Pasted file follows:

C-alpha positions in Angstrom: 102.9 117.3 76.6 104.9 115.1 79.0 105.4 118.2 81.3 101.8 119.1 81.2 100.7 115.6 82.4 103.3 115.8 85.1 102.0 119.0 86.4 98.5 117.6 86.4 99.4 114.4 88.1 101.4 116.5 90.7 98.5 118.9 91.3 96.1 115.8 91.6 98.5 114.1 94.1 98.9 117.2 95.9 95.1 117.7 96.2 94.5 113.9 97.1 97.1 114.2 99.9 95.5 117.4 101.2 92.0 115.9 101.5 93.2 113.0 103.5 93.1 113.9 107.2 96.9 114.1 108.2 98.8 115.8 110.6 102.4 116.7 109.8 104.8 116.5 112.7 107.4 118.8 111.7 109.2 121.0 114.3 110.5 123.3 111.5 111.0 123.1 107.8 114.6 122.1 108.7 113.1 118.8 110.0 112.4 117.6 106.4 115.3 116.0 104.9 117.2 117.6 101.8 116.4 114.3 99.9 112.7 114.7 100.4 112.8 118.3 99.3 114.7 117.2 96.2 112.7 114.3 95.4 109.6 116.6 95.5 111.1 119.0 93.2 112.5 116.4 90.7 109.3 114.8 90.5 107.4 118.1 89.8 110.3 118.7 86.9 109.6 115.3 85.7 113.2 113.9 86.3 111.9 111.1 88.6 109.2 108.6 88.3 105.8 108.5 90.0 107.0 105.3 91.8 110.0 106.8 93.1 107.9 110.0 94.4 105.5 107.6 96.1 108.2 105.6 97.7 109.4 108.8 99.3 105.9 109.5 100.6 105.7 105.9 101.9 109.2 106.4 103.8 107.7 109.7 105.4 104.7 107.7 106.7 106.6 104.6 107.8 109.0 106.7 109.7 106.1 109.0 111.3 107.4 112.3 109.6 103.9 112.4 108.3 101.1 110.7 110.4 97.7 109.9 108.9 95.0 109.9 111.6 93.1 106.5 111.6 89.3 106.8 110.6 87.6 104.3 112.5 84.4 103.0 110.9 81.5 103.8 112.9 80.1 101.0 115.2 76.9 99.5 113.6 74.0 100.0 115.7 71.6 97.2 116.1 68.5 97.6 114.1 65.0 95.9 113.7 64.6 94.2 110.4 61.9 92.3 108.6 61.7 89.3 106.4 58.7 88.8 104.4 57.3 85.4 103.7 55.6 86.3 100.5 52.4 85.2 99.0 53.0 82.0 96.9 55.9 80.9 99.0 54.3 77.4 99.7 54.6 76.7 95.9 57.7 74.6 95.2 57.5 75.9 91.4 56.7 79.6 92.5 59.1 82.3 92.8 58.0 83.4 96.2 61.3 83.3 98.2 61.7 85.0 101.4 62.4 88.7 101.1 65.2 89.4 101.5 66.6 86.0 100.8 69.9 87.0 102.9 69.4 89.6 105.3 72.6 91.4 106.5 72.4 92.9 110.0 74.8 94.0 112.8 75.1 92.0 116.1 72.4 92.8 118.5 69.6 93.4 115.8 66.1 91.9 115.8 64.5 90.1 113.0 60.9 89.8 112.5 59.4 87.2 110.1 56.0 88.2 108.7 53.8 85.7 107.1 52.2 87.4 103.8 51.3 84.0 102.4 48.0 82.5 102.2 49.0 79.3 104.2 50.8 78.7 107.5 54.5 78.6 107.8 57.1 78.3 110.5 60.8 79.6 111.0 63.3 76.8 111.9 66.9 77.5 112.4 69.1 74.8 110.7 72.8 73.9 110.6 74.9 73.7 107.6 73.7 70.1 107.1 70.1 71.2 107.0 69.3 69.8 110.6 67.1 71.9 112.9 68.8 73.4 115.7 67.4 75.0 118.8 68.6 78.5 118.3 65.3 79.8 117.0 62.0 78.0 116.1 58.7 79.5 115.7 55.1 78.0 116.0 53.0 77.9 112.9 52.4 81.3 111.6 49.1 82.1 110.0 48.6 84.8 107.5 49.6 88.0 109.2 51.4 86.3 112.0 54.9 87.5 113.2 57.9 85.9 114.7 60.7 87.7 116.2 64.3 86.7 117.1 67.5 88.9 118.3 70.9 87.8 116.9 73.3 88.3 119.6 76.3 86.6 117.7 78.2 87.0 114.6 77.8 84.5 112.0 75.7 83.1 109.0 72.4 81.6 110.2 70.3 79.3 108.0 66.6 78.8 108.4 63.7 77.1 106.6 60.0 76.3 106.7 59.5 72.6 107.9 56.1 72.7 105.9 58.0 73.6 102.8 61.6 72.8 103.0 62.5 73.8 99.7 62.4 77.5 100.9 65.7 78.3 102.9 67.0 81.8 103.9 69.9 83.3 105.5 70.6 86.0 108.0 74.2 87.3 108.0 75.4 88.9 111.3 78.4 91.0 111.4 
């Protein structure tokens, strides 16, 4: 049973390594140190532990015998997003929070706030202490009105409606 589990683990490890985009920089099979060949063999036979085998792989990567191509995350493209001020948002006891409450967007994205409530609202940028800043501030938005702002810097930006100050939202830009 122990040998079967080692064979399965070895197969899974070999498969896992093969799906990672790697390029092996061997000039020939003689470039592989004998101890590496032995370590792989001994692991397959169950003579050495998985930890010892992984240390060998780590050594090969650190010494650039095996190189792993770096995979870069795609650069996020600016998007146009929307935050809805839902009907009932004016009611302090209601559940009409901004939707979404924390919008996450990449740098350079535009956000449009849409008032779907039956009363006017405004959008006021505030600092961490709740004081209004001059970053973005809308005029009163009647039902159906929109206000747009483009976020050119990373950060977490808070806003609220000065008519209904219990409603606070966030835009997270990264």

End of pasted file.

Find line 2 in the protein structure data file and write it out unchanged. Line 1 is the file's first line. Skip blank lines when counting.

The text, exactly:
């Protein structure tokens, strides 16, 4: 049973390594140190532990015998997003929070706030202490009105409606 589990683990490890985009920089099979060949063999036979085998792989990567191509995350493209001020948002006891409450967007994205409530609202940028800043501030938005702002810097930006100050939202830009 122990040998079967080692064979399965070895197969899974070999498969896992093969799906990672790697390029092996061997000039020939003689470039592989004998101890590496032995370590792989001994692991397959169950003579050495998985930890010892992984240390060998780590050594090969650190010494650039095996190189792993770096995979870069795609650069996020600016998007146009929307935050809805839902009907009932004016009611302090209601559940009409901004939707979404924390919008996450990449740098350079535009956000449009849409008032779907039956009363006017405004959008006021505030600092961490709740004081209004001059970053973005809308005029009163009647039902159906929109206000747009483009976020050119990373950060977490808070806003609220000065008519209904219990409603606070966030835009997270990264």